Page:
Reed and Garton Ash were both outsiders drawn inside. Reed finds himself in Petrograd in autumn, when it is damp and cold and the sun sets at three in the afternoon and does not reappear until ten the next morning. There are bread shortages and babies starving for lack of milk, and a city hungry for information, “[absorbing] reading matter like hot sand drinks water, insatiable.” Reed writes as if shouting breathlessly into a dictaphone in real time. There is not a moment to waste: An hour could plunge you a century ahead, into another epoch. He runs into a Bolshevik leader who tells him, “The game is on.” It is a Kierkegaardian moment of Either/Or, and Reed captures that dizzying thrill of the audacious decision.
Garton Ash’s voice is much more restrained. He describes hearing, upon arriving in Gdansk in August 1980, a word that sounded like yowta over and over again, and thinking it must mean something like “that’s life.” In fact, this was the Polish pronunciation of “Yalta,” the shorthand a reminder of the moment Winston Churchill and Franklin D. Roosevelt agreed to a Soviet sphere of influence in Eastern Europe and Poland’s postwar fate was sealed. (In 1980, “Yalta” bore directly on the most urgent question of the moment: Would the Soviets intervene?) Garton Ash writes with British irony never entirely free of condescension: “Was it Balzac who said that a Pole cannot see an abyss without jumping into it?” And yet the reader senses it was precisely this contra spem spero that felt irresistible to the 25-year-old from London, who grasped that he had wandered upon special people at a special moment.
Like Reed and Garton Ash, Pieniazek writes books in the first person. He is disinclined, though, ever to put himself at the center of sympathies, or of events. Above all, his prose conveys a groundedness, a commitment to clarity amid reigning confusion. (Though he does not write in English, his writing translates well, because there is nothing ornamental in his sentences.) He does not feel himself to be a hero — nor does he see very much heroism among others. He feels empathy for his protagonists, but he does not idealize their willingness to risk their lives. Unlike the revolution that immediately preceded it, the war in eastern Ukraine is a tragicomedy.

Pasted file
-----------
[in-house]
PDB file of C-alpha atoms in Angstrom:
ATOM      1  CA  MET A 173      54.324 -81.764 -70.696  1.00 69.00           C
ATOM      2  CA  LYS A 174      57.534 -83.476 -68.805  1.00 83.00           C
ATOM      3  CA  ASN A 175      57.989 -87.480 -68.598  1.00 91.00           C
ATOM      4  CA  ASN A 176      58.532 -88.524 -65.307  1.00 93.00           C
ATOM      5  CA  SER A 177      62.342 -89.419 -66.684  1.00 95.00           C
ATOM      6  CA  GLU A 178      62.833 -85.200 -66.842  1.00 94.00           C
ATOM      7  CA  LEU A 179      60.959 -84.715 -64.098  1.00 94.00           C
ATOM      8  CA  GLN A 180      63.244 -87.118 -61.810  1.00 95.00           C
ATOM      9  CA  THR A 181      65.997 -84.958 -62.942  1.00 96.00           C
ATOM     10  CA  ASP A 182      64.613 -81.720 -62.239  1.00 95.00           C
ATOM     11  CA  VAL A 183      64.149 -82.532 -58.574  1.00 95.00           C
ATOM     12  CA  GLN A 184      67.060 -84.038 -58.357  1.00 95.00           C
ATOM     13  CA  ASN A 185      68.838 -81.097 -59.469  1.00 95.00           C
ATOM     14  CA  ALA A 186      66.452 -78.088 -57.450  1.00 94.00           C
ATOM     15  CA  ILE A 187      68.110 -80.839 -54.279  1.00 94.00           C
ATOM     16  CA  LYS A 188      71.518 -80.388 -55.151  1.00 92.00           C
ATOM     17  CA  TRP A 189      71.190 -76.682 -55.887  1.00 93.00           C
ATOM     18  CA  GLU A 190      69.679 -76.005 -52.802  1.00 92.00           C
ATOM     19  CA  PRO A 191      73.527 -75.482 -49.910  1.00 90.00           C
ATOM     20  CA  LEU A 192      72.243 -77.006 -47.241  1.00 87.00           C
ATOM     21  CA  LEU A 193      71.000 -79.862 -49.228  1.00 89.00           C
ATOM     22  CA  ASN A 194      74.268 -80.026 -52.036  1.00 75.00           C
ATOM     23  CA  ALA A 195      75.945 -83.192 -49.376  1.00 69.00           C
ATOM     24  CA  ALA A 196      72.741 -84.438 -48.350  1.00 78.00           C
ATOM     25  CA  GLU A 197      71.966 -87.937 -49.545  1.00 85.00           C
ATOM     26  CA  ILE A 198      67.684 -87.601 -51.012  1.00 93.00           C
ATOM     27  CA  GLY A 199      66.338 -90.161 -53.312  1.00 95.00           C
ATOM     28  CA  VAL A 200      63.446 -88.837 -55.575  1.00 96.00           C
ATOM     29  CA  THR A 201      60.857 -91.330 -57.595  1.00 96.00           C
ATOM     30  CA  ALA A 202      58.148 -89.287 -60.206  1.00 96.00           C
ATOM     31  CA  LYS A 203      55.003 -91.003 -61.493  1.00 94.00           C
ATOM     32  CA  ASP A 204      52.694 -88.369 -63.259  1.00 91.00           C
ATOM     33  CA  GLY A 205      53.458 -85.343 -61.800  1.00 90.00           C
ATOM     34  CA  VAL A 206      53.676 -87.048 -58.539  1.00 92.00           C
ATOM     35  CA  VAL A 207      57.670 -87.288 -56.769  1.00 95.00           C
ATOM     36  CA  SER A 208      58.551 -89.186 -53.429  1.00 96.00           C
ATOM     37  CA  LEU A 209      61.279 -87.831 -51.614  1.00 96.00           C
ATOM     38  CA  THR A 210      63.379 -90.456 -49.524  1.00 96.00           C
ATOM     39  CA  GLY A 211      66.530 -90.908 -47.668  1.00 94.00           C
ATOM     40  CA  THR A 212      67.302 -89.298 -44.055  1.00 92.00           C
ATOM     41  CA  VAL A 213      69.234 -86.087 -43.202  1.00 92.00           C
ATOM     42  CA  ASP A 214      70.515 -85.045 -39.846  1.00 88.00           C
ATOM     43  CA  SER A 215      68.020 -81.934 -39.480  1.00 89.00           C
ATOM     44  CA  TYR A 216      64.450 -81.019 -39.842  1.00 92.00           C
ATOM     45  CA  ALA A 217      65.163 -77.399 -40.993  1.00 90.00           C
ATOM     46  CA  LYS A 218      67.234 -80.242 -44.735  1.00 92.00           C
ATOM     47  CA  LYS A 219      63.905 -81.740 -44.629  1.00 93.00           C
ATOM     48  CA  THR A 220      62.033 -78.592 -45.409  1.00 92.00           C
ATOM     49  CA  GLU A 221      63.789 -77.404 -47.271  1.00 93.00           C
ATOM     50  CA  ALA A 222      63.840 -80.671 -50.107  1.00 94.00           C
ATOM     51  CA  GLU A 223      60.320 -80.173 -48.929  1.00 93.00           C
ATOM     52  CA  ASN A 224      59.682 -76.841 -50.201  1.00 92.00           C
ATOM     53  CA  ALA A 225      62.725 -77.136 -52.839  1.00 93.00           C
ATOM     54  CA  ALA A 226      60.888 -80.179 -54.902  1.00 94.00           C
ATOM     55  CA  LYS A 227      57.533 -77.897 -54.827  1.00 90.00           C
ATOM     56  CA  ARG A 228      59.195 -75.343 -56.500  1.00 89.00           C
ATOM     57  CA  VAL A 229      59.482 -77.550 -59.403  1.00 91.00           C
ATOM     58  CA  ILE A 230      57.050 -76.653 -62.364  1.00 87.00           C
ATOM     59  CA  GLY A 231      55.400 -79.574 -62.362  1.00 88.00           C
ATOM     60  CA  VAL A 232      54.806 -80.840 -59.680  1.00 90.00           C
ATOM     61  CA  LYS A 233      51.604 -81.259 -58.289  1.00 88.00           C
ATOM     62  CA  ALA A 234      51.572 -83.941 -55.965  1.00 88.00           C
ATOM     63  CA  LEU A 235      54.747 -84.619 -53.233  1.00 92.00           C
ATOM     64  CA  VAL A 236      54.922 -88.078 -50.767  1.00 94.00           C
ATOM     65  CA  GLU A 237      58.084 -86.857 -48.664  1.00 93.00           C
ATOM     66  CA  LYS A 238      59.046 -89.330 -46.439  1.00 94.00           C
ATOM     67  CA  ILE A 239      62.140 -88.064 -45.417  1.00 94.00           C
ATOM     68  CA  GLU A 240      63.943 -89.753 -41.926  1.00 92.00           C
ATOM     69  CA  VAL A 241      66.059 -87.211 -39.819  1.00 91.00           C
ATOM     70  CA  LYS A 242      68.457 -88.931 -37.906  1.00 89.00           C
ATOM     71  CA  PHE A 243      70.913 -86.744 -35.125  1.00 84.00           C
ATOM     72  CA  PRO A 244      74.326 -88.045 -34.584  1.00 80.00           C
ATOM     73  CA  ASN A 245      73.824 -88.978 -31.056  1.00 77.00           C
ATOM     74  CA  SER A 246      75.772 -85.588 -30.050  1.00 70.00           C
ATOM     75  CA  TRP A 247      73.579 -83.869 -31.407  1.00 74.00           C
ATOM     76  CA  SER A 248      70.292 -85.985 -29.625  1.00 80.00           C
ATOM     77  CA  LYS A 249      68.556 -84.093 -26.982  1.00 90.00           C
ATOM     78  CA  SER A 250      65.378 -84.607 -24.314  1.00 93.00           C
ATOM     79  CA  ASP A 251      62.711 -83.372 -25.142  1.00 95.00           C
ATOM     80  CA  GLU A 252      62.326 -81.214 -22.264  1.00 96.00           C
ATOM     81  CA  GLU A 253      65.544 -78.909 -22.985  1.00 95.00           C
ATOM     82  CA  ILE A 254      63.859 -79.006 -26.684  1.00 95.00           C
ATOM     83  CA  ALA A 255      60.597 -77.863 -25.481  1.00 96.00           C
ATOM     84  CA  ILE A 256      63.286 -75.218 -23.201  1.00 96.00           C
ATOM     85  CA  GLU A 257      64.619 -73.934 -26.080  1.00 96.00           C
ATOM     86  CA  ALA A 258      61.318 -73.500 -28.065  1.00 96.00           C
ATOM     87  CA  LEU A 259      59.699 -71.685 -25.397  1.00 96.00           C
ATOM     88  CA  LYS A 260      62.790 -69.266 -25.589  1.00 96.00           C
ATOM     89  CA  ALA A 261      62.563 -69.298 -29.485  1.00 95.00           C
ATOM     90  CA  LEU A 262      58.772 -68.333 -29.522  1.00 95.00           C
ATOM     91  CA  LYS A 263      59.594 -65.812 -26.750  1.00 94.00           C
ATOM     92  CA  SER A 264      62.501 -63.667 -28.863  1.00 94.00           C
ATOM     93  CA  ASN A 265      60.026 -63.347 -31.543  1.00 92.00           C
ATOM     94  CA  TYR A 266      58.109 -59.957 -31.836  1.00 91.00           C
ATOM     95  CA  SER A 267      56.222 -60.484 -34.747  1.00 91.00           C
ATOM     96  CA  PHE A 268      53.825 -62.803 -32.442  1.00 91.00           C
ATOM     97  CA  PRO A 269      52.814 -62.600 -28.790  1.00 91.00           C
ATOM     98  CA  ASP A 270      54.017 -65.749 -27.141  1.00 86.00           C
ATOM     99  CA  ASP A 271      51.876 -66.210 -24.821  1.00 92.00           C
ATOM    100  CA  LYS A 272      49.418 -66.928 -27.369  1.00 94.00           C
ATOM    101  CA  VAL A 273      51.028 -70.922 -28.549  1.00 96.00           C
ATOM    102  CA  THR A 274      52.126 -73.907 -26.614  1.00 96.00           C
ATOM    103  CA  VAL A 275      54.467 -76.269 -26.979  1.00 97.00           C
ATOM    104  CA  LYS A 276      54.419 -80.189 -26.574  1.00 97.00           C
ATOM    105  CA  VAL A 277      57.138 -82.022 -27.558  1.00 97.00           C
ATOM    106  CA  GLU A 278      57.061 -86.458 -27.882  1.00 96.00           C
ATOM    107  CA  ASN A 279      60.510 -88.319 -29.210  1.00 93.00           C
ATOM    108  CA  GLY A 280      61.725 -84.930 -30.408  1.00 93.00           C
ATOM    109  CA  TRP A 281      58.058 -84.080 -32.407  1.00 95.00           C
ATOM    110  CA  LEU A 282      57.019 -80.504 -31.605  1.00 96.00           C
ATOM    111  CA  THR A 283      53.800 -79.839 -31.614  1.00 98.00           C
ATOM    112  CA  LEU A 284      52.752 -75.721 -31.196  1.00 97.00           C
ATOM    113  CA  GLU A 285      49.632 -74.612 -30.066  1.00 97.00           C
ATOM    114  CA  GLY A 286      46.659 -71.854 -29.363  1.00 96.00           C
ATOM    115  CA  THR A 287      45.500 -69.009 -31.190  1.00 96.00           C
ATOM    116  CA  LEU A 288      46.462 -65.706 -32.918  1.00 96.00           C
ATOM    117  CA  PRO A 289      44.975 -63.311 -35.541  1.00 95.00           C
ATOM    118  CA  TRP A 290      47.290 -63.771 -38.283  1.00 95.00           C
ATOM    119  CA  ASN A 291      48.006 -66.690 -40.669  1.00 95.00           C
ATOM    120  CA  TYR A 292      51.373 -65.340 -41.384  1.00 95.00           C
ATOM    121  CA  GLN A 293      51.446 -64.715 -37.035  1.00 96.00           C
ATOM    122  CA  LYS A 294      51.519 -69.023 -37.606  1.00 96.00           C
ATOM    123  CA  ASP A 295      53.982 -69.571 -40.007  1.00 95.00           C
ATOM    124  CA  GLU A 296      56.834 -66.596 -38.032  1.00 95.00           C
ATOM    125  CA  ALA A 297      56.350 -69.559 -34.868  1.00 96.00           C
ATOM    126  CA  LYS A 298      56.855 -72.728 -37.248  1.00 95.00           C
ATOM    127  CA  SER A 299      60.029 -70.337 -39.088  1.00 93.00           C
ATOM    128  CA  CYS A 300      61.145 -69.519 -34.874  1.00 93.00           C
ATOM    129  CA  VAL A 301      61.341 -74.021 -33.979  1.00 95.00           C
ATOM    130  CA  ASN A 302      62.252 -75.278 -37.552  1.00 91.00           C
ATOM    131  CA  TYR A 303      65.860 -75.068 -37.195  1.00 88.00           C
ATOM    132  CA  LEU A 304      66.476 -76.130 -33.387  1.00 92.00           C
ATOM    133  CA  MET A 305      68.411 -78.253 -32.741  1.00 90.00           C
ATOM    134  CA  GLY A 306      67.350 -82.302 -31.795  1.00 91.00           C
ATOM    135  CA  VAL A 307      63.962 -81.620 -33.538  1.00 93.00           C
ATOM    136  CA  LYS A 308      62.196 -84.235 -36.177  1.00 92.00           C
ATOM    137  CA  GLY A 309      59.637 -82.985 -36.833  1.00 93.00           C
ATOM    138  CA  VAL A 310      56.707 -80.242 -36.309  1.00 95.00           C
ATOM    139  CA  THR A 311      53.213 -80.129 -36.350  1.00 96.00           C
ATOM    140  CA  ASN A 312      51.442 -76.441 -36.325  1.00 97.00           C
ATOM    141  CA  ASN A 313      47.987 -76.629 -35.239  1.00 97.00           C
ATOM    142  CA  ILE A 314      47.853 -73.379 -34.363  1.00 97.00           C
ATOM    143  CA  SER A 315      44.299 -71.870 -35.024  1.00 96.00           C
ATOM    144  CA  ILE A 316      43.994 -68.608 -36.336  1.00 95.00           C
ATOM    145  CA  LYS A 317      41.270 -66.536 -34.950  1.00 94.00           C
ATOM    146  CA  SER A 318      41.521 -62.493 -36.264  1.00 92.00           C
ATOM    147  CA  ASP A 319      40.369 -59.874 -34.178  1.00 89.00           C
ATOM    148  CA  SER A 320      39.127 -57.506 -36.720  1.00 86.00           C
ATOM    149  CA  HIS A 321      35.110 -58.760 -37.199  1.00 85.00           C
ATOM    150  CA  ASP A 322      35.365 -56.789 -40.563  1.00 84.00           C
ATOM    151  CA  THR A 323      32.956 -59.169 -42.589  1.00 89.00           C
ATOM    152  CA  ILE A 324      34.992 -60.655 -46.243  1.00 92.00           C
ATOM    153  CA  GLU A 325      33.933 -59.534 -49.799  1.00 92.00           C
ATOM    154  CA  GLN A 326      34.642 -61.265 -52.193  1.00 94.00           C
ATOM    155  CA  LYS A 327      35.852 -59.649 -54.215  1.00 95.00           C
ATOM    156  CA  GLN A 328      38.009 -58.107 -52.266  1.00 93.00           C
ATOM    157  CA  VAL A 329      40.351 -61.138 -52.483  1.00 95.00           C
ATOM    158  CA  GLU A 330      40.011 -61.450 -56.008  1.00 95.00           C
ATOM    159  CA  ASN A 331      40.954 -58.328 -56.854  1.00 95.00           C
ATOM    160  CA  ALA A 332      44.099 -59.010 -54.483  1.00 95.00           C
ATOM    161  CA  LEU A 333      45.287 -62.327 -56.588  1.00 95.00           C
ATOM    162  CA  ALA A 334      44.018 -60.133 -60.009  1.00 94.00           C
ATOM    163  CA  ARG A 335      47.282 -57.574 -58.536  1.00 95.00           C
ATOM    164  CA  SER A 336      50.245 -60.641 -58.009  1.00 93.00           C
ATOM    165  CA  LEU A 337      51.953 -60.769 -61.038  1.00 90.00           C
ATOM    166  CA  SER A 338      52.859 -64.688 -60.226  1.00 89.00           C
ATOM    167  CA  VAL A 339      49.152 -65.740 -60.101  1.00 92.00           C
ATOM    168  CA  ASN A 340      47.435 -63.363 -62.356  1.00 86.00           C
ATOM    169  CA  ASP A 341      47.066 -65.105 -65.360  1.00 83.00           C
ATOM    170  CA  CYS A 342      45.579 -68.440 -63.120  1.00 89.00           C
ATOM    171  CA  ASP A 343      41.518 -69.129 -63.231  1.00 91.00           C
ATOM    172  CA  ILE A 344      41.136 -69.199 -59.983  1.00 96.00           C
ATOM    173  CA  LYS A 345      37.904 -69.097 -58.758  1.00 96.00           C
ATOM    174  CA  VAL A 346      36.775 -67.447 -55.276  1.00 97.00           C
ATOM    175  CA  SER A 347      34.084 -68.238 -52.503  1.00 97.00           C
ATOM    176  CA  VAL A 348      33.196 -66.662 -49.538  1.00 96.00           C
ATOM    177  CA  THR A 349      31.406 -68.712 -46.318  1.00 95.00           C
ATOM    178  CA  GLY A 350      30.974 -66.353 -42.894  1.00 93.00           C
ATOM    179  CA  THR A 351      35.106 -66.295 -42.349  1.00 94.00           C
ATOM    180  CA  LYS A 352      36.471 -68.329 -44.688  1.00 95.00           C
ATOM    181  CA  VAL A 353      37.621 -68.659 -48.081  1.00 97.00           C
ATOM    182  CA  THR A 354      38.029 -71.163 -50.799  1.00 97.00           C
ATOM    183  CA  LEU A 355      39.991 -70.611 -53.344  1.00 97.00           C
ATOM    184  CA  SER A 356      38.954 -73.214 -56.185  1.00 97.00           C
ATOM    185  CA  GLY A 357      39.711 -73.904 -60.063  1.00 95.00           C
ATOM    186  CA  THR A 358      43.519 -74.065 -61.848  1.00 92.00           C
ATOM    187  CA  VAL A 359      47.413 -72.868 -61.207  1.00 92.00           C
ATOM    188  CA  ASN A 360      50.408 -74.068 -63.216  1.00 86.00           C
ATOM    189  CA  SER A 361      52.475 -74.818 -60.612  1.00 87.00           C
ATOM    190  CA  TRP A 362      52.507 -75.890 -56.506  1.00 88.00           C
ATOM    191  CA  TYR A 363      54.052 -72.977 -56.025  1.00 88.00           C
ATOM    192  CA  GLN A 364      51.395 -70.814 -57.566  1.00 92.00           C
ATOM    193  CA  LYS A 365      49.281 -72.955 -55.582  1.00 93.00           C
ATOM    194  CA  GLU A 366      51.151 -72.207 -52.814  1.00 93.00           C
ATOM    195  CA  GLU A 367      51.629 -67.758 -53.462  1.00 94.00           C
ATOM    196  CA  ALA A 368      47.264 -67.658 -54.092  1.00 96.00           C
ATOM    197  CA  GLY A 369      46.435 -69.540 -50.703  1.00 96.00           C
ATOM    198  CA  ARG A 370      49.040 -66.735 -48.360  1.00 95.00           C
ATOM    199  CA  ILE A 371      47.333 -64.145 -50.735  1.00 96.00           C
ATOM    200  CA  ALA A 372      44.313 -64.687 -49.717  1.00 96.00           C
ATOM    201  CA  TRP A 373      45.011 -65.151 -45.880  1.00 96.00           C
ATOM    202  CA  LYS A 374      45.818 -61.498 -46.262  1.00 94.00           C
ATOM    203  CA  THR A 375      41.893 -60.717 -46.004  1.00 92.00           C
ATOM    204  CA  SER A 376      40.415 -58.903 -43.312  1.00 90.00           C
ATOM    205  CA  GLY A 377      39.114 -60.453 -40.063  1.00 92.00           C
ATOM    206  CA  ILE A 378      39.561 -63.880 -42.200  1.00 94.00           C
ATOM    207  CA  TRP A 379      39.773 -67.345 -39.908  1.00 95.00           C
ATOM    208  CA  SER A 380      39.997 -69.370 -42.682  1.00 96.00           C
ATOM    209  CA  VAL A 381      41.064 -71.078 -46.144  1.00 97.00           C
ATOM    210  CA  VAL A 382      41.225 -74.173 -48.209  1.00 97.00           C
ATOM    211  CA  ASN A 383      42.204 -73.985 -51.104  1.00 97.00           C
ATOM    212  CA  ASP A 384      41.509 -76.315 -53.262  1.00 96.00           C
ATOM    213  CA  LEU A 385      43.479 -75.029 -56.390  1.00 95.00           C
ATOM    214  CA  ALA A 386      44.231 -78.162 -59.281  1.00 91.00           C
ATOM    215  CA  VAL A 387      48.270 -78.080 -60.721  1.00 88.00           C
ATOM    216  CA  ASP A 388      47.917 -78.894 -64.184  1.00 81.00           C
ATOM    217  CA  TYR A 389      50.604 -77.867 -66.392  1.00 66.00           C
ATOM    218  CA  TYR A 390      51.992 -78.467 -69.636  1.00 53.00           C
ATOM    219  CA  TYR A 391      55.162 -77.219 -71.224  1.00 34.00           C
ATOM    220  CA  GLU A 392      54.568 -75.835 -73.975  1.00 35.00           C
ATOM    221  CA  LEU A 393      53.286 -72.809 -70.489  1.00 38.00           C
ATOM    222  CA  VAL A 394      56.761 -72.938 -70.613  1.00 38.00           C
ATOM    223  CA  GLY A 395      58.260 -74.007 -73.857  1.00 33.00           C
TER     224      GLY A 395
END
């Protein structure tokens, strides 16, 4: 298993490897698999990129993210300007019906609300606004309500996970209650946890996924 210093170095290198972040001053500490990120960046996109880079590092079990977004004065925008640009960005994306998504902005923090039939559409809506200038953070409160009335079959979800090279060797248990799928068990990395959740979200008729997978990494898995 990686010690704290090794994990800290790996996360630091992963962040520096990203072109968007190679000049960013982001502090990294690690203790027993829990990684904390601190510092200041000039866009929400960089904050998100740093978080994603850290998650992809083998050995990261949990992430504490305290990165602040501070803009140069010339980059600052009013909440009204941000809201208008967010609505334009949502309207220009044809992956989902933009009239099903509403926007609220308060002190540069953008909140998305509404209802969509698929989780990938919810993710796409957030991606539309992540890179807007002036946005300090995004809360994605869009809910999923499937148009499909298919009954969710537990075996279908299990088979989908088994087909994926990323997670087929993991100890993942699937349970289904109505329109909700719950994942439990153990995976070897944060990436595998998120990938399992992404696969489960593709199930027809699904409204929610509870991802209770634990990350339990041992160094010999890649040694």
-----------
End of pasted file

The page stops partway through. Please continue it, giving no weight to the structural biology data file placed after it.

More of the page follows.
After his head was battered by the riot police, Pieniazek could have gone home to Poland; instead, he stayed through the long revolutionary winter, through the February massacre on the Maidan, through Yanukovych’s flight across the border into Russia. When that spring Vladimir Putin annexed the Crimean peninsula and provoked a war in eastern Ukraine, Pieniazek headed east. He felt an obligation to see what was happening there, to complete the story he had been reporting in Kiev. At the time, in early spring 2014, he did not imagine he was heading to a war. He was expecting new instances, more brutal perhaps, of the pro-Yanukovych “anti-Maidan” gatherings that had taken place in Kiev.
Pieniazek describes arriving in the post-industrial mining region called the Donbas as entering a “special zone of lawlessness.” Neither in Ukraine in general nor in the Donbas in particular had the rule of law ever functioned very well — now this was true still more so. The gangster-president, himself from the Donbas, had fled; the state had all but disappeared. Everything was possible; everything (and nearly everyone), it seemed, had a price.